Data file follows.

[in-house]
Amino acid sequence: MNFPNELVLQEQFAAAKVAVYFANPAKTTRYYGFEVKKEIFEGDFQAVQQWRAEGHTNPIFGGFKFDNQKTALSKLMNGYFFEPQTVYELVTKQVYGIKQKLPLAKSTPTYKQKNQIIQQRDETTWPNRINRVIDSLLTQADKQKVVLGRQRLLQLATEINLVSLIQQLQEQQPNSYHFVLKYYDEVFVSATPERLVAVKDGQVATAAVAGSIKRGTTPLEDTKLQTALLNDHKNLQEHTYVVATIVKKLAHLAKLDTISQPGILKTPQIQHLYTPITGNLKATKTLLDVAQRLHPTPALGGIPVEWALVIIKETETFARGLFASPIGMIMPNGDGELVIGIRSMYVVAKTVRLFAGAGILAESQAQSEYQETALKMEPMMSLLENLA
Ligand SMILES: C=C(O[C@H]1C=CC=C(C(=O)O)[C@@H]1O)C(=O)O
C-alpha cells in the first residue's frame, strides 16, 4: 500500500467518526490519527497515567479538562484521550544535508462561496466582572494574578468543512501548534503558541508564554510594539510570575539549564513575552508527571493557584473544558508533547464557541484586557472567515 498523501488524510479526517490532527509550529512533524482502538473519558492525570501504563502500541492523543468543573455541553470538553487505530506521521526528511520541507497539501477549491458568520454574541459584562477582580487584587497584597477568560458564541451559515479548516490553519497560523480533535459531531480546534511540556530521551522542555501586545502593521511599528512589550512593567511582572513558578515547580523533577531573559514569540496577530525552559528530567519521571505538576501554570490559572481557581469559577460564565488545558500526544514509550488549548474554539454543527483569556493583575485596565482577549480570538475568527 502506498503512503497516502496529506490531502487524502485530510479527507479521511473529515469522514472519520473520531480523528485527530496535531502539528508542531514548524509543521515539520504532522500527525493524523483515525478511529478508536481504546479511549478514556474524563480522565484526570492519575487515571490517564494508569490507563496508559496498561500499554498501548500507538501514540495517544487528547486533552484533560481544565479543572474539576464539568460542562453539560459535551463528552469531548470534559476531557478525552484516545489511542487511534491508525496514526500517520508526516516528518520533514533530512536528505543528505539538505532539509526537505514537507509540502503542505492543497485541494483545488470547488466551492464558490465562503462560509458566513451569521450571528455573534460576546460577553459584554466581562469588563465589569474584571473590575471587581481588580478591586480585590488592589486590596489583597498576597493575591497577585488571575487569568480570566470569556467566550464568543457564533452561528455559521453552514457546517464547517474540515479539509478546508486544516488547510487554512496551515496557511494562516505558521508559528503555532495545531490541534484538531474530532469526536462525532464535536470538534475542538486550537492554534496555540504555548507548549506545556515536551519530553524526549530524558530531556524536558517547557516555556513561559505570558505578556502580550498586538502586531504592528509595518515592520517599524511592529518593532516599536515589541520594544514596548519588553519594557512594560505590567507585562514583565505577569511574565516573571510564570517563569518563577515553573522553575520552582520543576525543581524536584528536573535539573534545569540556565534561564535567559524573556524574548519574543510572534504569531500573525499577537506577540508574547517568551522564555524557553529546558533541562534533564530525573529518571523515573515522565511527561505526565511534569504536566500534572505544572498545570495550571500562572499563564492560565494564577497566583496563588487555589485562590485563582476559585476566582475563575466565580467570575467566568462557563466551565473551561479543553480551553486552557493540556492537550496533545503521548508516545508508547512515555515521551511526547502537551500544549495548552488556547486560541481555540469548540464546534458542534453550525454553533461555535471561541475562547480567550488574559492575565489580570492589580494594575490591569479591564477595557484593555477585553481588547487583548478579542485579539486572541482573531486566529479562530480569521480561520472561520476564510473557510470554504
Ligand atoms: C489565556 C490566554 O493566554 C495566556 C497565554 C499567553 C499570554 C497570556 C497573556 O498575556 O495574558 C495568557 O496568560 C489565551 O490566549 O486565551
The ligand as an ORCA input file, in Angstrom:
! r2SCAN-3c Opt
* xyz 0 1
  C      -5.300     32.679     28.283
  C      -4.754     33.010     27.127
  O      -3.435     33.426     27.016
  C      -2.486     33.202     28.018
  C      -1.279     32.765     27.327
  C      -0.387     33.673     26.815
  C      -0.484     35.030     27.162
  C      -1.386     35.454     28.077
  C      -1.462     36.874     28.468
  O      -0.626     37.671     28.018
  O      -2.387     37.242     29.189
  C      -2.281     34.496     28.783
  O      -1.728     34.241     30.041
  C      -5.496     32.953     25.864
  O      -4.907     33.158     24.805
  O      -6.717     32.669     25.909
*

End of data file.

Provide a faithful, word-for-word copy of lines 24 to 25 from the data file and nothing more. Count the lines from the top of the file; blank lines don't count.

  O      -6.717     32.669     25.909
*